Why? Perhaps Einhard meant that he had simply tidied up the Latin. In his day, a major effort was underway to rid devotional texts of scribal errors and corruptions. Einhard must at least have ensured that his rewritten booklet bore no imperfections of that kind.
But did Einhard’s corrections go deeper than that, and extend also to matters of content? Had he sexed up the dossier? He held in his hands a list of commands which sought to steer a troubled kingdom in a new direction. As a man with the ear of the emperor, Einhard had his own views about the kingdom’s future. Here was an opportunity for such views to be articulated, and to be granted the authority that came with divine backing.
As modern interpreters, we are in a fix. We have only Einhard’s account of his actions, and that account would permit either interpretation to be true. We depend upon what we know of Einhard’s world to help us decide whether mere copy editing or fraudulent rewriting is the more likely scenario.
But at moments like this, we also realize how problematic our assumptions about the Middle Ages can be. To suppose that Einhard would not have dared to interfere substantially with this purported revelation is to resurrect old stereotypes of the Middle Ages as a simple ‘age of faith’. Medieval men and women did not think that they lived in such an age, and spoke openly about the possibility that there were individuals who peddled fake relics, made up miracle-stories, and fabricated letters from heaven.
If, however, we think instead that Einhard couldn’t have resisted the temptation to insert his own bugbears into the archangel’s complaints, we also resurrect stereotypes of another kind. After the Reformation, it suited many to think that the Middle Ages were not an age of faith, but of falsity. Every story of miracles, revelations, and apparitions was in this view a cynical ploy to pull the wool over someone else’s eyes. Yet if such deceptions truly were endemic in medieval Christianity, then what would Einhard stand to gain—for surely the emperor’s circle of intellectuals, clerics, and aristocrats, whom he hoped to convince, would have represented the major perpetrators of such falsehoods.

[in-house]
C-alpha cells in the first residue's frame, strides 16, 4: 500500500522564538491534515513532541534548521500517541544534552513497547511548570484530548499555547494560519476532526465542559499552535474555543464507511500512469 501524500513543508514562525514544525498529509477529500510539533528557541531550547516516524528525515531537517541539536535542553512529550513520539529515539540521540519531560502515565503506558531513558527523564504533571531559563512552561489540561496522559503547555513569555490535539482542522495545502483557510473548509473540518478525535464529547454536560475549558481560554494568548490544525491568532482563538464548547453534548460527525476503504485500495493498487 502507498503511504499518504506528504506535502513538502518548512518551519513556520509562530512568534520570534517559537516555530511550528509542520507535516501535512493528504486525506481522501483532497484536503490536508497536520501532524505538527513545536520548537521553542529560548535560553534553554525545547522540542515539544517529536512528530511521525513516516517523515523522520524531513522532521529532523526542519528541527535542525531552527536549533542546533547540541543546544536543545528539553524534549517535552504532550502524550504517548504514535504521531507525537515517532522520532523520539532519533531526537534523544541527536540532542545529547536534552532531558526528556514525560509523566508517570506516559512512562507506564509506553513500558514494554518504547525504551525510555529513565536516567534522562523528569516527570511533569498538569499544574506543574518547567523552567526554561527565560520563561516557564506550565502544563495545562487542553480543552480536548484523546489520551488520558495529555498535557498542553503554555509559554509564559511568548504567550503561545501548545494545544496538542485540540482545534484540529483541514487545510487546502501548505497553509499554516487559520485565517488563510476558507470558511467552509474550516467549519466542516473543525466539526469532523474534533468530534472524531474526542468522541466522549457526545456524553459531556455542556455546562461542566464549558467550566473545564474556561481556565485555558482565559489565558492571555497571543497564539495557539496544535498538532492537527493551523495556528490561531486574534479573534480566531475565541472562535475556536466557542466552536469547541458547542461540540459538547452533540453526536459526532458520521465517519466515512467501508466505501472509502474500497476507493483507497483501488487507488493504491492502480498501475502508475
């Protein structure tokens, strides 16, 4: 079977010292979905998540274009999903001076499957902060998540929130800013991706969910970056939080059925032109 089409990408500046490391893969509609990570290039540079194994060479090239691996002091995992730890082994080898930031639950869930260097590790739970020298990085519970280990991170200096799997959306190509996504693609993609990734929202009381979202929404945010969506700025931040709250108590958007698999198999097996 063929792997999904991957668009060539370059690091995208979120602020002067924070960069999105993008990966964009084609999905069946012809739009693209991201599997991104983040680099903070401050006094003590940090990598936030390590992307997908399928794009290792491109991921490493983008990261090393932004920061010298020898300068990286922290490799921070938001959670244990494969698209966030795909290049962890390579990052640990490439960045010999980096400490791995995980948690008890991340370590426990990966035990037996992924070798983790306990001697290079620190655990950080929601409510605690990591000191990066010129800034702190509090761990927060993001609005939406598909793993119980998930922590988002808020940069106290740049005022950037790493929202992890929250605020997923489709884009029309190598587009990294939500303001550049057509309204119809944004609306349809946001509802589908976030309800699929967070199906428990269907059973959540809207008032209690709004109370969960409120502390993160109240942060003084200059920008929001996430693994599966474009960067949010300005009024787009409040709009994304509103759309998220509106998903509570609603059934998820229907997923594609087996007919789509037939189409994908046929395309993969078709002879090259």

The Middle Ages resist our attempts to stereotype and to simplify them. Medieval writings tell us things that we do not believe, and that we must nevertheless take seriously if we are to understand the world which produced them. If nothing else, they require us to face up to the insufficiency of the easy answers we so readily turn to in the face of other cultures, other times, and other places.
Feature image credit: Detail from an ivory plaque (northern France, c. 850 × 900). New York, Metropolitan Museum, The Cloisters Collection, 1970.324.1. Photo by Sailko. CC ASA 3.0 via Wikimedia Commons.